A former deputy governor of Central Bank of Nigeria (CBN), Kingsley Moghalu, has picked holes in President Muhammadu Buhari’s war against corruption, warning that the president’s fixation on stemming fraud in the country may hamper economic growth.
He advised that the government’s attention should also be on economic development of the nation.
In an opinion article sent to PREMIUM TIMES, the former bank regulator said President Buhari should not give priority to past events against the future of the country.
Mr. Moghalu, who is currently a professor of Practice in International Business and Public Policy at Tufts University’s Fletcher School of Law and Diplomacy in Massachusetts, USA, said, “Buhari has zeroed in (so far) on combating corruption and recovering stolen funds, on the one hand, and preparing to give Boko Haram a bloody nose, on the other” without building a solid foundation for the nation’s economic well being.
Although he stressed the importance of fighting corruption and Boko Haram, he however called on the president to strike a balance between the fight against the twin malady and building the nation’s economy.
Mr. Moghalu said the emphasis should also be on “how can industrial policy help Nigeria achieve economic complexity and how can we build the ‘productive knowledge’ that is a sine qua non for complexity?
“How can the combination of a real industrial manufacturing economy, which is what determines the real value of a country’s exchange rate, combine with fiscal policy to incentivize a monetary policy that creates access to real capital at affordable prices? In other words, how can we put capital into our capitalism?”
The former banker said although there is no contention about the importance of security or combating corruption, but the task of building the future is also of paramount importance.
“But there is some dissonance on the matter of the balance between focusing heavily on probing and punishing past corruption and the task of constructing a future that can take us from being a poor country to a truly wealthy one, from a physical country to a real nation with a common goal and destiny. What is the balance between facing the past and building the future?” he asked.
Mr. Moghalu cautioned that once Mr. Buhari deals with “certain categories of past crimes (as opposed to present crimes) such as war crimes or governmental corruption, it all becomes political and prone (rightly or wrongly) to perceptions of selectivity.”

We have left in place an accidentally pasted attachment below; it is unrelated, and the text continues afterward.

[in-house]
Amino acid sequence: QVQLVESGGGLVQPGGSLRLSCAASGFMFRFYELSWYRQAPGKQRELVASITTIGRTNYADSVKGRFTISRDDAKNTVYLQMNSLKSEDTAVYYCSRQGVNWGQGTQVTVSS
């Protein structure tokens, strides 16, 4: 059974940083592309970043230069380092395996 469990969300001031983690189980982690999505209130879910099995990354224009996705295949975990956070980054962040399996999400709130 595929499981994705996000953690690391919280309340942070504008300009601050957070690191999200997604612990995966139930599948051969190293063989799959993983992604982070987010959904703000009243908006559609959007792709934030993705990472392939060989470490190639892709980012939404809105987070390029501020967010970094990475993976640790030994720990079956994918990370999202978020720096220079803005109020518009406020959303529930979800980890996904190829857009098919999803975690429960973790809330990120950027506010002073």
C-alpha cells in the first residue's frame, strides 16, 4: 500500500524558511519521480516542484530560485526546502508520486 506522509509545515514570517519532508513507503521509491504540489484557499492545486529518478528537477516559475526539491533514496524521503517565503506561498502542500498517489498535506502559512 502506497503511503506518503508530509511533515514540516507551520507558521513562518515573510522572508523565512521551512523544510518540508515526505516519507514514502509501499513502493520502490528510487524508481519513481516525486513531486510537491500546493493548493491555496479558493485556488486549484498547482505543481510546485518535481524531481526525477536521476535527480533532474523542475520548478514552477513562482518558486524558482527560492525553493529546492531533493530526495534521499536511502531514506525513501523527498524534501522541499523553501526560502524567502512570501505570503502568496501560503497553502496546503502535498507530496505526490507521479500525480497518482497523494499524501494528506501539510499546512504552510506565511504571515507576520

Giving copious examples to bolster his argument, Mr. Moghalu explained that there is corruption in many Asian countries but they look beyond it for economic prosperity.
“In China, Deng Xiaoping began a period of stunning economic transformation in the late 1970s which fundamentally altered China’s communist state to a capitalist one, unleashing the latent productivity of over one billion Chinese. This was a fundamental redesign of the basics on which modern China was established in 1949 by Mao Zedung after a debilitating civil war. Today, China is the world’s second largest economy, set to overtake the United States as the largest in the next two decades. Corruption has risen, along with China’s meteoric ascent, but President Xi Jin Ping is fighting back, with success. But wide scale corruption has not stopped China’s rise, even as it is rightly considered a strategic threat. Why? Because 400 million Chinese have been lifted out of poverty in the past three decades.
“Malaysia, with 27 million people is a rising emerging market that, in the early 1960s was well behind Nigeria in terms of economic prospects. Today it is a newly industrialized country with a GDP per capita of $11,000 (compared with Nigeria’s $3,000), foreign reserves of $100 billion, and a sovereign wealth fund with $41 billion in assets.
“In 1991, then Malaysian Prime Minister Mahathir bin Mohammed set a Vision 2020 BHAG in which his country would achieve the status of a self-sufficient industrialized nation by that date. That target has since been met. Manufacturing accounts for 40 per cent of GDP, and Malaysia is the 14h most competitive economy in the world, ahead of Australia, UK, South Korea and Japan in competitiveness. Meanwhile, what about corruption in Malaysia? It hasn’t disappeared, but strong institutions confront the menace. As I write, a special task force is investigating allegations that Malaysia’s current Prime Minister Najib Razak received $700 million from a state investment fund into his personal bank account.
“The point from these examples is that facing forward and building our future successfully will take more effort than facing the past,” he explained.